equality between two symbols.
3 If the conclusion is a row, then the GD
is a tuplegenerating dependency TGD;
if an equality it is an equalitygenerating
dependency EGD.
We shall usually talk about typed
dependencies, which means that a symbol may
not appear in two di erent columns, and we
may not equate in the conclusion symbols
from di erent columns.
Usually, we talk about full dependencies,
meaning that the conclusion row of a TGD
uses only symbols that have appeared
elsewhere.
2 But sometimes we like to have partial
dependencies, where the conclusion introduces
new symbols. Semantics of GD's If there is a mapping from the symbols of the
hypothesis rows that turns each hypothesis into
a tuple of R, then the conclusion must hold.
If it is an EGD, then R must be such that
the equated symbols are mapped to the same
value.
If a full TGD, then the conclusion row, with
the same mapping applied, must also be a row
of R.
If a partial TGD, then there is a way to map
the new symbols in the conclusion so the
conclusion row becomes a tuple of R. Examples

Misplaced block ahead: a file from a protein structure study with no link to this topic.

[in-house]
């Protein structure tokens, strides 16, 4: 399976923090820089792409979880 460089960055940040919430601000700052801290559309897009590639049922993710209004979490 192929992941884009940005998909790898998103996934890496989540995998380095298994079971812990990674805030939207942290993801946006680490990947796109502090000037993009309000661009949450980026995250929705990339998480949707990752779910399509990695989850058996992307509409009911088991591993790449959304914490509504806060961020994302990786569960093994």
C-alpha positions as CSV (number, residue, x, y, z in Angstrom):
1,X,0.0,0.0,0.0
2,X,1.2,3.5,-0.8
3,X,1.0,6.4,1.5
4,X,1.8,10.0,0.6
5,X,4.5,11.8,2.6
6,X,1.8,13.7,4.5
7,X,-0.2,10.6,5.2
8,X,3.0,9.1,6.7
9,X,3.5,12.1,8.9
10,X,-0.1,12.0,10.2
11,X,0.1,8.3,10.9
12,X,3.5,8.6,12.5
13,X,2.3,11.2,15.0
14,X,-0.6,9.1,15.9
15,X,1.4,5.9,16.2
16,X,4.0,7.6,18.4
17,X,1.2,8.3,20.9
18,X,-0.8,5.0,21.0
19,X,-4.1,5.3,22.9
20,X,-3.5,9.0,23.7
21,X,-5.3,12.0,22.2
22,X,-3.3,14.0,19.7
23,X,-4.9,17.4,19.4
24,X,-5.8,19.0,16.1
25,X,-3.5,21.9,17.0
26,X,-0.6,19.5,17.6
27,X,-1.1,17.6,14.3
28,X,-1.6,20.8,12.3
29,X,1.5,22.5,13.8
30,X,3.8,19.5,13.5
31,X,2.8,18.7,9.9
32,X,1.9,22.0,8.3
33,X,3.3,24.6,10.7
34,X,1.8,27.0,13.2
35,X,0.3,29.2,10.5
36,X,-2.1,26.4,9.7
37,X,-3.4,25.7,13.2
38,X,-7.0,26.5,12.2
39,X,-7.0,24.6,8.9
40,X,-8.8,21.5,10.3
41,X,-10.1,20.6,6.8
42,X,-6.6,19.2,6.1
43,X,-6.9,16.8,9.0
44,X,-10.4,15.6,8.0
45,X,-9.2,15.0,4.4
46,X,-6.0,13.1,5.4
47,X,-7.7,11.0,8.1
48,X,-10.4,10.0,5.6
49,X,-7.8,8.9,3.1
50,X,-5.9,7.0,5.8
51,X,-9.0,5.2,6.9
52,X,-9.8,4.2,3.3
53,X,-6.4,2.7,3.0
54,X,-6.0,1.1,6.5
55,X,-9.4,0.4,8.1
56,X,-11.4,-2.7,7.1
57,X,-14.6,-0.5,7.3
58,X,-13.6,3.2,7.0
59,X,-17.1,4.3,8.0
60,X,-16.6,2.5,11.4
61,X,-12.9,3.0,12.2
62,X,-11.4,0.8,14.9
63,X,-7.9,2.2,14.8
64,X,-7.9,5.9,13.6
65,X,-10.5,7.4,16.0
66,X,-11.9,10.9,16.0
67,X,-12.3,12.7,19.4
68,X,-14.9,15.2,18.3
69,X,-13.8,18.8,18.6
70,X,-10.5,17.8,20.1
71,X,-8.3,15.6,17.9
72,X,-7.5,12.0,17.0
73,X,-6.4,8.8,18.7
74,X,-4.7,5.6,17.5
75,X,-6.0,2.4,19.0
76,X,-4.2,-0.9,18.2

In R = ABCD the FD AB ! C :
ABCD
a1 b1 c1 d1
a1 b1 c2 d2
c1 = c2
The MVD A! BC :
!
AB
a1 b1
a1 b2
a1 b1 C
c1
c2
c1 D
d1
d2
d2 The join dependency JD . AB; BC; CD,
which says that AB , BC , and CD are a
losslessjoin decomposition of ABCD:
ABCD
a b c1 d1
a2 b c d2
a3 b3 c d
abcd The Chase Infers Full GD's
Given a set of full GD's G , does another GD G
follow? I.e., does every relation instance that
satis es G also satisfy G?
3 Start with a relation R consisting of the
hypothesis rows of G.
Repeatedly apply GD's H of G to the current
relation:
a If H is a TGD, map its hypothesis rows to
tuples of R in any way, and insert the mapped
conclusion row of H into R.
b If H is an EGD, map its hypothesis rows
to tuples of R in any way and equate the
symbols of R that H 's conclusion says are
equal.
3 Remember to equate all occurrences of
the symbols that the EGD says are equal.
3 Subtle point: if one or both of the
equated symbols appear in the conclusion,
change these occurrences as well; i.e., the
desired conclusion must change as well as
the tuples in the constructed relation.